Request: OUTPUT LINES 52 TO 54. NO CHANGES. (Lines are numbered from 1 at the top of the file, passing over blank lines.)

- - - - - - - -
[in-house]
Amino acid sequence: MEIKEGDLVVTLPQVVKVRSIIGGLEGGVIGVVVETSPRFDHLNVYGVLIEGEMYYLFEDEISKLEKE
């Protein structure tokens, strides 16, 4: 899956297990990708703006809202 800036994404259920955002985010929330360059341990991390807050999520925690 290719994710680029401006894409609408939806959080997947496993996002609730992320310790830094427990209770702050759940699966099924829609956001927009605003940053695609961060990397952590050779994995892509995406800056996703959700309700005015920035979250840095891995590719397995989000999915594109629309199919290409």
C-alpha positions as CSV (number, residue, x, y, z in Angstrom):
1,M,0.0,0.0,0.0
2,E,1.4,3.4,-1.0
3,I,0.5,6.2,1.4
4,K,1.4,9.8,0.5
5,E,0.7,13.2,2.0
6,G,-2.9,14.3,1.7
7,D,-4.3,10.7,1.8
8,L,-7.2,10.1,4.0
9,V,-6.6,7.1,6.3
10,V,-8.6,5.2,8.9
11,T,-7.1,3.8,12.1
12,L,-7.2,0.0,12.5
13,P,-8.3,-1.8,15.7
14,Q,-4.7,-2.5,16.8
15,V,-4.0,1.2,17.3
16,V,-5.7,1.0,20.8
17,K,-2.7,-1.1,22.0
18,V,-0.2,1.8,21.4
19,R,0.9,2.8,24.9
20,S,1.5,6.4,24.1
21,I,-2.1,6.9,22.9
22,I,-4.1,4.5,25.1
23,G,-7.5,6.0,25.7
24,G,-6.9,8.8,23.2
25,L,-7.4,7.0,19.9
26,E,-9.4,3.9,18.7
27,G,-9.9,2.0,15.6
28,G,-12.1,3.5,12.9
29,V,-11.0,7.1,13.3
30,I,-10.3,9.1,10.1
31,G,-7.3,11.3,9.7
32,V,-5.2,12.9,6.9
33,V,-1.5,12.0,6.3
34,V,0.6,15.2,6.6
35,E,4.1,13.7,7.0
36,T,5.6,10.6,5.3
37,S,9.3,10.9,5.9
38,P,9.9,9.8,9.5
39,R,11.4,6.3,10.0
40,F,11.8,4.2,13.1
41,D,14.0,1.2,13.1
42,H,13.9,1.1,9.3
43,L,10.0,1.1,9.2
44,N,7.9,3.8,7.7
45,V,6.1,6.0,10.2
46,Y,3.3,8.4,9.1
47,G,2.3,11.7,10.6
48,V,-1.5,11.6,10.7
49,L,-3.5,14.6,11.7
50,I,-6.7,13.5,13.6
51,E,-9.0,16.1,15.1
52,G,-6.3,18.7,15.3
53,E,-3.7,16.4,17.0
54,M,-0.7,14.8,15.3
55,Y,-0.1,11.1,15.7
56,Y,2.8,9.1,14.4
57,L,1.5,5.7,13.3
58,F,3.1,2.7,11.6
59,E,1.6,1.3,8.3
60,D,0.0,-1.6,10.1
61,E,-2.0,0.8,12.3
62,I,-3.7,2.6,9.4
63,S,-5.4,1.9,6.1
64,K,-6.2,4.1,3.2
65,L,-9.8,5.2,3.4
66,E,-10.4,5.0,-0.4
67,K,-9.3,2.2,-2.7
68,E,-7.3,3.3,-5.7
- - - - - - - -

48,V,-1.5,11.6,10.7
49,L,-3.5,14.6,11.7
50,I,-6.7,13.5,13.6